One has uniformed attendants inside that typically respond with a polite greeting. The other has people with no uniforms, and generally a dis-interested person behind the counter.

The price is almost the same at the one or at the other; sometimes even the exact same price. But even if not, it’s worth the extra thirty to fifty cents per fill-up, to use the one.

At which one would you purchase your gas and snacks?

In a commodity business, “the one” has learned at how to differentiate. The other doesn’t care. It is always possible to differentiate within our existing revenue stream and context; to deliver value with some thought and care for the customer’s experience.

How about your business? How about mine? What experience do we want to create? What experience are we delivering?

 

 

 

 

 

PRICE IS IRRELEVANT

If the first question a client or prospective client asks about is related to price, then we know that their values are centered around cost. Most attempts to sell them otherwise will not typically work. To this purchaser, value is based on low price, and the product or service is viewed as a commodity. If the client-buyer is interested in what we’ve got, and we aren’t the low price, they may ask us to justify ourselves. I got this question last week “Why are you double the other price? Can you explain why your price is so high?” (This is a downward spiral by the way. Don’t answer the question to try to validate.)

I provided a polite and professional response, but didn’t answer the question exactly. I indicated what value was being provided and how the fee compared to other service-company fees in our category. My response asked the opposite question back, “Why is their price half of ours. What are they so cheap? We are both looking at the same project, right?” Then I explained what was being provided and nothing more.

I didn’t hear back from that client yet. And there’s a good chance that I won’t. They will likely purchase the other provider’s services. Because what this client was really SAYING, not asking, was “Hey, you’re too expensive. I can get the same thing for 40% less.”

So why do I say that price is irrelevant? Because we buy based on our values. Price is the consequence, the manifestation. It’s not the issue. Price or cost-based buying says “any of these firms will do, just get me low price.” The problem with this is that the buyer is assuming that they are getting the identical service from any of the choices presented to them.

It’s never really about price. It’s about the buying mindset and values.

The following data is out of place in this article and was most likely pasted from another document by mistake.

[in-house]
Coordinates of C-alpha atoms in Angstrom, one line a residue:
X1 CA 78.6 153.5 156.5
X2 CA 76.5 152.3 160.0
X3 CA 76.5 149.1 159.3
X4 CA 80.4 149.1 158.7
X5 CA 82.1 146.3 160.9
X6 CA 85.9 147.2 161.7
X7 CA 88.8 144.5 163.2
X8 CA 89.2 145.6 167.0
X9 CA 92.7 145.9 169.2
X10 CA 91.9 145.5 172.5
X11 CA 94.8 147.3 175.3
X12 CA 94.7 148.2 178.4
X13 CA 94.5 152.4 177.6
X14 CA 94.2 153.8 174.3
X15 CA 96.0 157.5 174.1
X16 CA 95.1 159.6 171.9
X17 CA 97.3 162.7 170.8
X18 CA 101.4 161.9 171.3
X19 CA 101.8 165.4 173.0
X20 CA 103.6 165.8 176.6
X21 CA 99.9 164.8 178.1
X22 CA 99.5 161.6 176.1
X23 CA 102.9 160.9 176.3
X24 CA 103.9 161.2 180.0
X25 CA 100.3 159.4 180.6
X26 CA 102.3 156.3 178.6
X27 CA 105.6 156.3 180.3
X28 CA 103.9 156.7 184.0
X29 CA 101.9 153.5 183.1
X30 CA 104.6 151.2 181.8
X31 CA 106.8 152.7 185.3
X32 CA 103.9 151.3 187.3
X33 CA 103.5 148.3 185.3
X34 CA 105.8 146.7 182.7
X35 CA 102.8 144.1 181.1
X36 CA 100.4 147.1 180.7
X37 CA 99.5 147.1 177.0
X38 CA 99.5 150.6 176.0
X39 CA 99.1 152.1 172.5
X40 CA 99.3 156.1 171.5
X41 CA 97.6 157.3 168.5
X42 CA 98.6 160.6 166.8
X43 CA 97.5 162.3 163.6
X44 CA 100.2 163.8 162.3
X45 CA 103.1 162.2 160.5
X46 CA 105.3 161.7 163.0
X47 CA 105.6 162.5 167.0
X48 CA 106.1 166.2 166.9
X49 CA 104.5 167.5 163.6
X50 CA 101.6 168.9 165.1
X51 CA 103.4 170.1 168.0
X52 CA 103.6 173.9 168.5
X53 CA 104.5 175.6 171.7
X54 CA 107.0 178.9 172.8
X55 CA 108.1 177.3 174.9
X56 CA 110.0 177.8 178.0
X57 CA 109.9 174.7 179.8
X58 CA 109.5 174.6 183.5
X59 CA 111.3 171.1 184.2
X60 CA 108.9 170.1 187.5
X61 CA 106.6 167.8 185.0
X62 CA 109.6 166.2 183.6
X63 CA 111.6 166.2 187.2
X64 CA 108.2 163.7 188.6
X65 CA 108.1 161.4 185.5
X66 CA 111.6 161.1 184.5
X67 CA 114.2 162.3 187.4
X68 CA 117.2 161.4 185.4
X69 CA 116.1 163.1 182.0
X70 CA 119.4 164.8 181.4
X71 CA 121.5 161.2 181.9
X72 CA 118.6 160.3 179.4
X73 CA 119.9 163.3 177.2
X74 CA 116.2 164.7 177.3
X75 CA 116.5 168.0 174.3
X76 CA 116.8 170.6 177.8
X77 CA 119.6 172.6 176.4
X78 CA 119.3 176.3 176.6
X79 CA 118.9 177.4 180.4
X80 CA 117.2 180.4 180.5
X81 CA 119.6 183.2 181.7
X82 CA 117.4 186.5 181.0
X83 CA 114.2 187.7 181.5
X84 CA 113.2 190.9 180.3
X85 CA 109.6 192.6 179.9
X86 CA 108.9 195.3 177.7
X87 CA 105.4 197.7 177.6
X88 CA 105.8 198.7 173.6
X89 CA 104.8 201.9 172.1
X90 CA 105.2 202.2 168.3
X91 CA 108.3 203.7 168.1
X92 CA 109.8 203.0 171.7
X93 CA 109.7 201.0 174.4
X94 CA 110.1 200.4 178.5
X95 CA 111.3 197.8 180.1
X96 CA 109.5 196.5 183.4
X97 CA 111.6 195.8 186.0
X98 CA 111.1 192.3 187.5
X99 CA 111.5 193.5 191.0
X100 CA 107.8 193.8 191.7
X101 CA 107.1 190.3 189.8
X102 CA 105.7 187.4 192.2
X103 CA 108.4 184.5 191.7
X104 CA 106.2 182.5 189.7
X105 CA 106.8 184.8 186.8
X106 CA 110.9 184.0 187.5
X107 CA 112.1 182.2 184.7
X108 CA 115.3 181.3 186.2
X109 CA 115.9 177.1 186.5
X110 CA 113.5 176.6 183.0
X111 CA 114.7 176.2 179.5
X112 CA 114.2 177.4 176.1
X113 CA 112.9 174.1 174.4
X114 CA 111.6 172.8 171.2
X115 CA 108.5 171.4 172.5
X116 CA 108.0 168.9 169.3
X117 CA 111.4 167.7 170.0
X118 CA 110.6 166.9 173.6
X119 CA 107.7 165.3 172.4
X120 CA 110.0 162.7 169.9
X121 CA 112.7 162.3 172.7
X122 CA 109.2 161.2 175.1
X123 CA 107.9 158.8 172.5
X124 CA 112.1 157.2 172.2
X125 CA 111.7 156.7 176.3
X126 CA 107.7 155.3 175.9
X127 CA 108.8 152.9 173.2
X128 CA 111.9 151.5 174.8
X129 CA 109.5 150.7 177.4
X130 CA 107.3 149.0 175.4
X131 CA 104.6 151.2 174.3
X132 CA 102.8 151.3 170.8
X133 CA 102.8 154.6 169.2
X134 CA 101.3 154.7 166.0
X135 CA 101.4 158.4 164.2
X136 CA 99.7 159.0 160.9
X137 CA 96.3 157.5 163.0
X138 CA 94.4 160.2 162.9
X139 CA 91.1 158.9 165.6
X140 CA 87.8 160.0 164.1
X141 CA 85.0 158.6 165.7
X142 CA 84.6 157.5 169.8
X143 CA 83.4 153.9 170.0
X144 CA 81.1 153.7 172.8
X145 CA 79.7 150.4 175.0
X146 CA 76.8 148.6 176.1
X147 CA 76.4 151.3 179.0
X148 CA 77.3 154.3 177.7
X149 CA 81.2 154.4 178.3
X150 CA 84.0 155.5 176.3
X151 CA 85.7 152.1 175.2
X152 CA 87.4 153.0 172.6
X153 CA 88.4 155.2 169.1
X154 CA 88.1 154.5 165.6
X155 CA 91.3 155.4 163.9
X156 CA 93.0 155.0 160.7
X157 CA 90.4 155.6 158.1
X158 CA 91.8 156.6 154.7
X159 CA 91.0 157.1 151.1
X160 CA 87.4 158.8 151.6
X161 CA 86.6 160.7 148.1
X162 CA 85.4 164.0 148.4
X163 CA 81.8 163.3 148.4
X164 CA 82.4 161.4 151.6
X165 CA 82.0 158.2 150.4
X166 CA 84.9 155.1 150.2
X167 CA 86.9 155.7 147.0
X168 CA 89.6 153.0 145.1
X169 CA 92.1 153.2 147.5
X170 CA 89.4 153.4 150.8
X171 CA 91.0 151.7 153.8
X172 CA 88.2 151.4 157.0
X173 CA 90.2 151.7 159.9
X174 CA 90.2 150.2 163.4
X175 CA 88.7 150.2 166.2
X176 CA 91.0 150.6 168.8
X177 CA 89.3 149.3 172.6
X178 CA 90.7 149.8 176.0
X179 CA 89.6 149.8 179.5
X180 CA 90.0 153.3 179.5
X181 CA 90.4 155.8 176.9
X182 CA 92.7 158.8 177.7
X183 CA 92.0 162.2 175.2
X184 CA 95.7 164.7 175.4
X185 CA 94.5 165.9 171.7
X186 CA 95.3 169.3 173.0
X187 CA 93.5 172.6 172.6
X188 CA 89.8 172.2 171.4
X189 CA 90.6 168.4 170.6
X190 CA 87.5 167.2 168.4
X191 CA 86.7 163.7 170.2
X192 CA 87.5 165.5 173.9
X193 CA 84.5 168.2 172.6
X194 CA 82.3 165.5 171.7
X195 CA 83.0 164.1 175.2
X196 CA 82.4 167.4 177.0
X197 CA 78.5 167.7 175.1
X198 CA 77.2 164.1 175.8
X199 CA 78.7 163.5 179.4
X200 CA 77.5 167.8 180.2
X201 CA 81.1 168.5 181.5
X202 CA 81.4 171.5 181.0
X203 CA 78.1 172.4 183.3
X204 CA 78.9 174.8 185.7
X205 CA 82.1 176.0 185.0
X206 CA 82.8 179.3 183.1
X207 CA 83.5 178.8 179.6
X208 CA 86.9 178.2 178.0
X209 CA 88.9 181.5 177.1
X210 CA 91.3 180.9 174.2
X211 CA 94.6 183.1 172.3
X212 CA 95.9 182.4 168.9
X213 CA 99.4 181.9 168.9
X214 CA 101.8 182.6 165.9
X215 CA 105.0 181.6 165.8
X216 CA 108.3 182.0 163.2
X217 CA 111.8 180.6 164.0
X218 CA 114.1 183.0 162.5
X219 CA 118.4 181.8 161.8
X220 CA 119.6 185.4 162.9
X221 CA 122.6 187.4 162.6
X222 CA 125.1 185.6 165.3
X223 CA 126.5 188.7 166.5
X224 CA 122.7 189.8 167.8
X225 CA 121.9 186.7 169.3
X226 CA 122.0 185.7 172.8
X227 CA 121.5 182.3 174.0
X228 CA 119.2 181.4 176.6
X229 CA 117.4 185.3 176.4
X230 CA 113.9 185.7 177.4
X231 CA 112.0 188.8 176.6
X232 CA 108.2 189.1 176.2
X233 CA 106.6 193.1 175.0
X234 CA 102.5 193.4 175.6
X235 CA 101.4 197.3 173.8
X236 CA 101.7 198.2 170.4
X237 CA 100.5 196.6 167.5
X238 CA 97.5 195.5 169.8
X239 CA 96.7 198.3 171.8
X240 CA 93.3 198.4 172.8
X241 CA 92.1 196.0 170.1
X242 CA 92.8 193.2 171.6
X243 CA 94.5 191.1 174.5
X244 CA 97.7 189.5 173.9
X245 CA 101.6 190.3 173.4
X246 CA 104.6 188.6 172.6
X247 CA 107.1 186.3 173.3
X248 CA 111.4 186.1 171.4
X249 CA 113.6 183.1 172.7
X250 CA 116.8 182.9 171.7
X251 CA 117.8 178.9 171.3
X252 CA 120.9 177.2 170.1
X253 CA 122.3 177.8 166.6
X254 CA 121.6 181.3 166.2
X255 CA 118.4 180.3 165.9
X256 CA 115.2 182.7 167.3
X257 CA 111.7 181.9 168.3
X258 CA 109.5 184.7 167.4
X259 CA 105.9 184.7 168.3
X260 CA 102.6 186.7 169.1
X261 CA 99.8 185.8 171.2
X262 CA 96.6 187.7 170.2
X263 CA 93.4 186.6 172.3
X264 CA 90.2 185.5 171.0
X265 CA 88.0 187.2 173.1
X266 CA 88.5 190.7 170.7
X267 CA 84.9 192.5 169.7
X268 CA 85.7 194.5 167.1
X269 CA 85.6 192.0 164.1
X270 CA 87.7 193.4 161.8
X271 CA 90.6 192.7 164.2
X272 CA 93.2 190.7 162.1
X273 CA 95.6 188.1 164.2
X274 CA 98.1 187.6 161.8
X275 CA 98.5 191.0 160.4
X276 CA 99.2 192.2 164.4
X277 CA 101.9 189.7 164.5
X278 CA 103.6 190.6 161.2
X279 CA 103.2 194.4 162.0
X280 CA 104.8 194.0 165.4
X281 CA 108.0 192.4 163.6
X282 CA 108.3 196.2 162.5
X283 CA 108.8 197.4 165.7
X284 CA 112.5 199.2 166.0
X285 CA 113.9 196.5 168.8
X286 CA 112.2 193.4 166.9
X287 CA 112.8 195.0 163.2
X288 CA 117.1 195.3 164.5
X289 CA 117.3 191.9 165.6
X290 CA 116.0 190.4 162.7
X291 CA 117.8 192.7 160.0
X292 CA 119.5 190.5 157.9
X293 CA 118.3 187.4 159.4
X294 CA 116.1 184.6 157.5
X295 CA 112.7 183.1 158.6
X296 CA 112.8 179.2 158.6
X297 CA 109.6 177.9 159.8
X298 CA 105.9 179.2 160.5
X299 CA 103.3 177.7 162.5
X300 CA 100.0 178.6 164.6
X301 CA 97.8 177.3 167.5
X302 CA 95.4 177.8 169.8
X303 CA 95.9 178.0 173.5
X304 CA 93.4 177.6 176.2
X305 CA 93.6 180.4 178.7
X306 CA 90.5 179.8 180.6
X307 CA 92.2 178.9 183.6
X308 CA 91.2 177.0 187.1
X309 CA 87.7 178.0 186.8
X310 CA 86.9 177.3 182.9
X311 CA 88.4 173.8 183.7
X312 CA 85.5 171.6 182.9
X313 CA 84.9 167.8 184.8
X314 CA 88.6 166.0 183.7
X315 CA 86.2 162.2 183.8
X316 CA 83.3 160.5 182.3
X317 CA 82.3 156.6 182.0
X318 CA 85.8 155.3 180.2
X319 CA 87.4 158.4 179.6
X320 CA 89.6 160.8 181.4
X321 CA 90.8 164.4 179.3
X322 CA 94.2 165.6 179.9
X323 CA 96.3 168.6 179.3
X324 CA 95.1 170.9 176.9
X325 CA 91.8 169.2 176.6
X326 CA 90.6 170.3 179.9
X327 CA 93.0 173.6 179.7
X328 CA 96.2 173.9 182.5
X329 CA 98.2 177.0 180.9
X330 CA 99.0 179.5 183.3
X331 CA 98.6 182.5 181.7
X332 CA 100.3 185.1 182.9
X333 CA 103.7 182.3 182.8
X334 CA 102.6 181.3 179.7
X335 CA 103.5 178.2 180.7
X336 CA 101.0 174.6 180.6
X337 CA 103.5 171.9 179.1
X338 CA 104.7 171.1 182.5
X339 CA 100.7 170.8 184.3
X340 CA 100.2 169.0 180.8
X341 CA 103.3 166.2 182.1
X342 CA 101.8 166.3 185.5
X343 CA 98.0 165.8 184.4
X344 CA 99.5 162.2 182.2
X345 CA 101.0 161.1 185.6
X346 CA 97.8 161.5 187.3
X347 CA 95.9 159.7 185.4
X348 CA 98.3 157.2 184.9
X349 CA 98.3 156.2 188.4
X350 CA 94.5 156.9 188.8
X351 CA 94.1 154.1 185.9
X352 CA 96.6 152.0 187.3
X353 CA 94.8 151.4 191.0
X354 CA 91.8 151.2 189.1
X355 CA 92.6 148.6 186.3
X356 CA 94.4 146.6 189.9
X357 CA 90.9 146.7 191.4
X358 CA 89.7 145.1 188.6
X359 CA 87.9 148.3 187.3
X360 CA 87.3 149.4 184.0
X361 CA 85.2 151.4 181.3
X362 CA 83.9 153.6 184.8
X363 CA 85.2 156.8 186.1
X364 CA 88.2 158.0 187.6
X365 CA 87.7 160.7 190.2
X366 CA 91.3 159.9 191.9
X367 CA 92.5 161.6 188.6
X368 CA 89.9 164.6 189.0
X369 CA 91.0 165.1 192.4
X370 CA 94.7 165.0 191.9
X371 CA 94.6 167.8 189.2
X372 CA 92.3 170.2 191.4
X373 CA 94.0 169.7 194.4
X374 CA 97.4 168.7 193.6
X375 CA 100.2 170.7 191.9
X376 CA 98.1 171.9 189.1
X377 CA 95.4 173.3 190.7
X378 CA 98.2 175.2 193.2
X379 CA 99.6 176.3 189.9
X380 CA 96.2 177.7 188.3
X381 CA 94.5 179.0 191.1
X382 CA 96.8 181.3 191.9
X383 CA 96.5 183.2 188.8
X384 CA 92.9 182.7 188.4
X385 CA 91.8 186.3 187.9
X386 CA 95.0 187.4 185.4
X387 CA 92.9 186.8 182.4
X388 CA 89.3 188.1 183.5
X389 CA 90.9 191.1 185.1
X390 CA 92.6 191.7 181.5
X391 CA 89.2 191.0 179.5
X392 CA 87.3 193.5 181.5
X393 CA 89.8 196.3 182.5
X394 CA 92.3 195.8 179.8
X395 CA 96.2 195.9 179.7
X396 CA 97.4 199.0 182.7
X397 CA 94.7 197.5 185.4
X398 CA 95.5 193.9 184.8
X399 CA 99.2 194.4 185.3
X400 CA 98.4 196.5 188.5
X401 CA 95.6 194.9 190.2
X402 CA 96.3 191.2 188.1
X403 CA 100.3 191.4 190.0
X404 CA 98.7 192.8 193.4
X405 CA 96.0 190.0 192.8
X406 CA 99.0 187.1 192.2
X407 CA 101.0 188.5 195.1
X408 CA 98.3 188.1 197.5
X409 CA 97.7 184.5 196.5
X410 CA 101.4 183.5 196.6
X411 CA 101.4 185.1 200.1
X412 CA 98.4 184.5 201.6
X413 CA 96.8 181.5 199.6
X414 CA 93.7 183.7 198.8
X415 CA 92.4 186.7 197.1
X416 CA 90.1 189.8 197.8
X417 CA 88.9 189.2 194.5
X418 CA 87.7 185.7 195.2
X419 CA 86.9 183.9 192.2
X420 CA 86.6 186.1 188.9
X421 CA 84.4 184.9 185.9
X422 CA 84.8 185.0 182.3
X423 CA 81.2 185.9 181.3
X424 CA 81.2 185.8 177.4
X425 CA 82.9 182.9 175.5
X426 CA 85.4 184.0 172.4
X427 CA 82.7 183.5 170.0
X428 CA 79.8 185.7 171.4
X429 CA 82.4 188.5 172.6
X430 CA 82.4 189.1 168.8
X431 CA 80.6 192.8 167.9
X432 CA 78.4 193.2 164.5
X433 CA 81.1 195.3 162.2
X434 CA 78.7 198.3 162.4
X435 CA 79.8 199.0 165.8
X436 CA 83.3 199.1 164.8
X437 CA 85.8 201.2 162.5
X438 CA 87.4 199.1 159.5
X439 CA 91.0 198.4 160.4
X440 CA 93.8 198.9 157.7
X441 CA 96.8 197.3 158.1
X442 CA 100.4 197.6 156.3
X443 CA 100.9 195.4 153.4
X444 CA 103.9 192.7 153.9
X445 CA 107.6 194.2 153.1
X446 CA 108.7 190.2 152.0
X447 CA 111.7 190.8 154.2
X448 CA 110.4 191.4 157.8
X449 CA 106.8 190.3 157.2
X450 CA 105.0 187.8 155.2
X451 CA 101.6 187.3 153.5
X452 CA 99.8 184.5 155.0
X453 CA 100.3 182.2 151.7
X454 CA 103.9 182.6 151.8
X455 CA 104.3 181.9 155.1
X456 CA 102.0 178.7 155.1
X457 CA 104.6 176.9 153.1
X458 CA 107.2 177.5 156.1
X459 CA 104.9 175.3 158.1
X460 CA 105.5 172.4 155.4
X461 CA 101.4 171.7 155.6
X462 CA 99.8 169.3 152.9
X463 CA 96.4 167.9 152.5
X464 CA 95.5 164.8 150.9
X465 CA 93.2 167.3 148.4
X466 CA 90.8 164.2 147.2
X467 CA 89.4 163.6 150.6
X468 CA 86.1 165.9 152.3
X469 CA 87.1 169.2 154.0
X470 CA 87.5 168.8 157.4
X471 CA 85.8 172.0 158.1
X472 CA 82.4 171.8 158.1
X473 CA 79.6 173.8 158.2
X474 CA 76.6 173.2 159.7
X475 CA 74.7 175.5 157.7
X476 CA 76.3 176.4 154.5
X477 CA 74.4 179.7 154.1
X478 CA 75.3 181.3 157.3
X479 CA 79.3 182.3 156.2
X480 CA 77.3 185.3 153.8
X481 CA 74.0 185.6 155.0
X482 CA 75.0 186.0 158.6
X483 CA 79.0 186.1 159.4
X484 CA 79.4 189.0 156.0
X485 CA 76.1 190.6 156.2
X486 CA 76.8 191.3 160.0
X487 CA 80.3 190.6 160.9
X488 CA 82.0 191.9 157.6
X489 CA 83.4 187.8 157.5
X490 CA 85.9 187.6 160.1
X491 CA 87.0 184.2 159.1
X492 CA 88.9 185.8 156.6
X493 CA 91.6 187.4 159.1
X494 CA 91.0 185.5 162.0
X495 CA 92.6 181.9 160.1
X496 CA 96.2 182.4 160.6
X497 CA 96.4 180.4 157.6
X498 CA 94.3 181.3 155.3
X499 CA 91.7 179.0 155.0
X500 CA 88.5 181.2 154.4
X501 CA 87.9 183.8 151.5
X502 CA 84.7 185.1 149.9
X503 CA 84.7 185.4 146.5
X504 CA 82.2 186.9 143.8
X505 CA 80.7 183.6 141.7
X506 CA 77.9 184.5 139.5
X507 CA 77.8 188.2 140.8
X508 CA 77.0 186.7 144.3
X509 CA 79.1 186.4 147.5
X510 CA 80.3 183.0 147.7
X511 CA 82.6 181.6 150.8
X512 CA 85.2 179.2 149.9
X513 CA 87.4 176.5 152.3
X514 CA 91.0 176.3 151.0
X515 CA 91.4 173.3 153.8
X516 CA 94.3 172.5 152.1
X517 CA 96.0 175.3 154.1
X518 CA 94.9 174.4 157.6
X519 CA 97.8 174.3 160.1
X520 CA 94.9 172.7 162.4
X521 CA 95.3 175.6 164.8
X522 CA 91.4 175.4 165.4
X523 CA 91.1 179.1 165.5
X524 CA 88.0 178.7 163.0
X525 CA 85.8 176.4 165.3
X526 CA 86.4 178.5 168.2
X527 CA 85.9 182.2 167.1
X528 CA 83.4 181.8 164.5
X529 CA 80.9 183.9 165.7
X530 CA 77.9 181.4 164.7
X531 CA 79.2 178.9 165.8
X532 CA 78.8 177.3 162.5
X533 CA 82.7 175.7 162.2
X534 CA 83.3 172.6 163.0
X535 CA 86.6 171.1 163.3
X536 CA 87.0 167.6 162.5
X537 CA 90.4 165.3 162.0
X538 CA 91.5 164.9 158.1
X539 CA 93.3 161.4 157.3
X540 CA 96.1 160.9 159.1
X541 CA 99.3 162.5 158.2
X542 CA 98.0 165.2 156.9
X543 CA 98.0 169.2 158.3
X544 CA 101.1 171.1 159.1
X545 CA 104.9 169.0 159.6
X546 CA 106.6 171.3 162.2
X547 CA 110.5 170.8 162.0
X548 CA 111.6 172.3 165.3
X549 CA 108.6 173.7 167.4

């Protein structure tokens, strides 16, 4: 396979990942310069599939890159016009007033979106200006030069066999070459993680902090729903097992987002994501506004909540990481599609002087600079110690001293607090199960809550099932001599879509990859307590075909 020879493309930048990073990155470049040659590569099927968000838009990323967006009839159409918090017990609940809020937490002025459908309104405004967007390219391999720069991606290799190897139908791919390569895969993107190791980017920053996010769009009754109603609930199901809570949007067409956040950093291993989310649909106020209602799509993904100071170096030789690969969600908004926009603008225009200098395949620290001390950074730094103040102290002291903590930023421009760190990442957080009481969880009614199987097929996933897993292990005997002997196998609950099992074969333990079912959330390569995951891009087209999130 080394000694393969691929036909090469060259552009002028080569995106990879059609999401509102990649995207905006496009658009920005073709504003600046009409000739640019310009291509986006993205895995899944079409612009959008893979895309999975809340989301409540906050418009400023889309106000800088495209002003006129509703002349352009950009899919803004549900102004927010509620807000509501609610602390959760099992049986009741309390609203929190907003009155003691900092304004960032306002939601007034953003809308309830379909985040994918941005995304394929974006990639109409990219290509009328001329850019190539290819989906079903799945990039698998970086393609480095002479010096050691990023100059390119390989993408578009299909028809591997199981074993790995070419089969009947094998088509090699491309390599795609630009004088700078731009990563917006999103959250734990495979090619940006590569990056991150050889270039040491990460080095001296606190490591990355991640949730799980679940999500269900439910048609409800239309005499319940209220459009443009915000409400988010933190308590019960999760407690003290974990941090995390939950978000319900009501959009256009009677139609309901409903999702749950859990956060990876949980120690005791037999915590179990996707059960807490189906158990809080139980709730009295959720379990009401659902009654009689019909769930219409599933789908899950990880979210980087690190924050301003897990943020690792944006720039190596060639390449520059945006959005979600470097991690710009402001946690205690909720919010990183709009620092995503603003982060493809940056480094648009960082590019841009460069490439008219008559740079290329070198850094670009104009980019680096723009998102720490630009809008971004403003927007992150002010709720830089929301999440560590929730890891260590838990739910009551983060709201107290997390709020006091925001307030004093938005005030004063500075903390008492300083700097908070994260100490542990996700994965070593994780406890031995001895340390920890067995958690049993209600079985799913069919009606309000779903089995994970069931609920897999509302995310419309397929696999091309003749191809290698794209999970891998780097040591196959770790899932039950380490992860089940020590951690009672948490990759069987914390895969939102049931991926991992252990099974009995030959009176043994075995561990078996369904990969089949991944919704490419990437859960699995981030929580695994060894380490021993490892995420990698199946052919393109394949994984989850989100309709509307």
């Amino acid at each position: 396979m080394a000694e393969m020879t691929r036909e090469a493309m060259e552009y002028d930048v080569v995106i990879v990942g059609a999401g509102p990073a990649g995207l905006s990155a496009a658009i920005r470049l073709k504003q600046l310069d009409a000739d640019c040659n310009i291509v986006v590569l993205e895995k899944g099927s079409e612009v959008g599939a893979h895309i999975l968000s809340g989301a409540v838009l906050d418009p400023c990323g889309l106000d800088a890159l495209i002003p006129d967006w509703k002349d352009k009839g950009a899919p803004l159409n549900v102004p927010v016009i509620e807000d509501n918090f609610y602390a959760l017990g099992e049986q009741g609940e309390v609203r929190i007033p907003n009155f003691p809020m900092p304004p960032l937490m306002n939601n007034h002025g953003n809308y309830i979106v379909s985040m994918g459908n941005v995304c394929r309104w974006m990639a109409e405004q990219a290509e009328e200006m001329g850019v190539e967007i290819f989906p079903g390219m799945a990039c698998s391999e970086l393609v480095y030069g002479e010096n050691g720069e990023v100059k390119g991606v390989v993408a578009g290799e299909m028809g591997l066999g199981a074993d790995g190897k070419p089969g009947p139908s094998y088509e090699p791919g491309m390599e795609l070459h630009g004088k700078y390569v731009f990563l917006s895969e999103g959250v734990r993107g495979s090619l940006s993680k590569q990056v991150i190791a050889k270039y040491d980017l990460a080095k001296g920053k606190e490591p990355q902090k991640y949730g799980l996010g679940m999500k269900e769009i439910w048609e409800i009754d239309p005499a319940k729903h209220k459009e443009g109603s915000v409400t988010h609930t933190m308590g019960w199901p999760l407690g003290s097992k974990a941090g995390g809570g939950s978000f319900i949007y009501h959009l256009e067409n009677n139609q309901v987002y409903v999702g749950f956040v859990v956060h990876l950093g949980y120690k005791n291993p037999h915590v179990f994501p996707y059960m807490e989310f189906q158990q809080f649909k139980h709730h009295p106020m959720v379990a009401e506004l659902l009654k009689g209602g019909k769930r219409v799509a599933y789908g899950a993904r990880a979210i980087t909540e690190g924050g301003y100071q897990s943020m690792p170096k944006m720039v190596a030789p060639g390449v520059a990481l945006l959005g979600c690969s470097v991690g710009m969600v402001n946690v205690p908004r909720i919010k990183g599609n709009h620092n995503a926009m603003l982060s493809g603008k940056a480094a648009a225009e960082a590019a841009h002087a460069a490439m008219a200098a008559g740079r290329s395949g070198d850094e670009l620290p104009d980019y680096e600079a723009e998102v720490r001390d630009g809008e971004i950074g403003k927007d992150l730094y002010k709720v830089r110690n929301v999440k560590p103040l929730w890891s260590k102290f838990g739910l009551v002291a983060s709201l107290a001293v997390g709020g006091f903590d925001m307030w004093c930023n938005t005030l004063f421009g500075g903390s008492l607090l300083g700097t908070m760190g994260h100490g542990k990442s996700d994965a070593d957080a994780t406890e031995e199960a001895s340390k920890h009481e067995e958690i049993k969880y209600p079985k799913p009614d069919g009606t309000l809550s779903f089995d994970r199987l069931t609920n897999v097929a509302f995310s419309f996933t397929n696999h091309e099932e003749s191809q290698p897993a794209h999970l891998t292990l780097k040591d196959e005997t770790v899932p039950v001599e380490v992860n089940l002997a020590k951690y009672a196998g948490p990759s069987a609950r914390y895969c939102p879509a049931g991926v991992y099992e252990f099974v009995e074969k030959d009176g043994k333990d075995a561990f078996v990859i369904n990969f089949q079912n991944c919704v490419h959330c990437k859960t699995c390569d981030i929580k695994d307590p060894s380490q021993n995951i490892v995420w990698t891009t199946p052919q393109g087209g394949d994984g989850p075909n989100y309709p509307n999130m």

Cost-based buyers want low price. Cost leads the conversation.

Value-based buyers want what they perceive to be the best investment and value for the cost of the purchase. Value and investment leads the conversation, price falls out, sometimes negotiated, sometimes as stated.

Identity, connection, or brand-based buyers, want to identify with a particular person, enterprise, brand or genre. Being connected to the associated values leads the conversation. Price is what it is; “If you want to be connected with us, the fees associated with that are as defined.”

Price is important, but price is really irrelevant. People already know about what they are willing to pay based on their mindset.

What kind of buyer are we seeking to attract?

What values are we seeking to communicate?

How is that portrayed in our brand?

Are we delivering?

Whatever we choose, we need to stick to it and dive deep. Pick a lane and stay in it. We can’t be all things to all people.

Compressed construction 

I mean REALLY compressed. Rarely works.

There are many brilliantly crafted plans on paper that have no allowance for the unexpected, for supply chain issues, for unintended consequences, or poor execution by someone or some organization along the way. Plus the single biggest issue I’ve seen and experienced over and over again that leads to challenges from the outset, is simply delayed decision making, and delayed release of contracts.

Compressed construction requires concurrent, collaborative, (shared-reality) communication; cultural alignment, confidence in each other and in the enterprises involved, and it requires everyone to follow through on the decisions and tasks in their domain within the proper timelines. It can’t be done with the old “throwing it over the wall mentality.” Each decision and event is not “someone else’s problem.” It’s everyone’s problem. This teamwork is difficult to achieve and it requires commitment from all parties, and to be led by the GC or CM.

The thing that happens most often in compressed construction schedules is erosion of relationship, poor profitability, and a project that still takes the time “it needs” to take to get finished. This often results in an unhappy owner asking questions due to failed expectations vs. promised goals and deliverables.

I’ll offer some solutions and suggestions on a future blog.

Post Project Meetings – Defining Experience

Post project review meetings are arguably the most important project and team meetings in an organization (and a required SOP now at my company) since it defines lessons learned; what we did well, what we did not, how we can improve. It helps identify “the experience” of the team and the client. It’s ALL about the client’s “experience.” The team’s experience is equally important  (client experience is only as good as the team experience and service to each other)

There’s many hotels, restaurants, auto dealers, contractors, engineering firms, professional services corps, ALL TOUTING the SAME THING.

Which one’s do you like to frequent and write checks to? Those with whom you have a positive experience or a negative experience ? Positive experience (gratitude, smiles, fair price, great value, delivering on what has been promised) means repeat business and growth.

Post project reviews are necessary for company and professional advancement.

All progress starts by telling the truth. These meetings are great truth revealers and tellers. We learn and grow through doing, celebrating wins, and fixing problems.

Advice

Some advice I gave to a staff member the other day regarding an email exchange with a client on which I was bcc’d.

While you’re right, and factual, I’d never say to a client “you’re wrong”
It’s not appropriate expression and just shows the growing frustration on this issue
Words like “I disagree” or that’s not aligned with specifications”
Never directly attack the person no matter how foolish they are, because it wont register to an angry or stubborn person. Attack the problem and suggest an alternative path to resolution
If they are unwilling then seek intercession as you’ve done. As you stated, sometime it’s best to step back and stop

communicating”

Be wise

Be personable

Be clear

Be respectful

Draw appropriate boundaries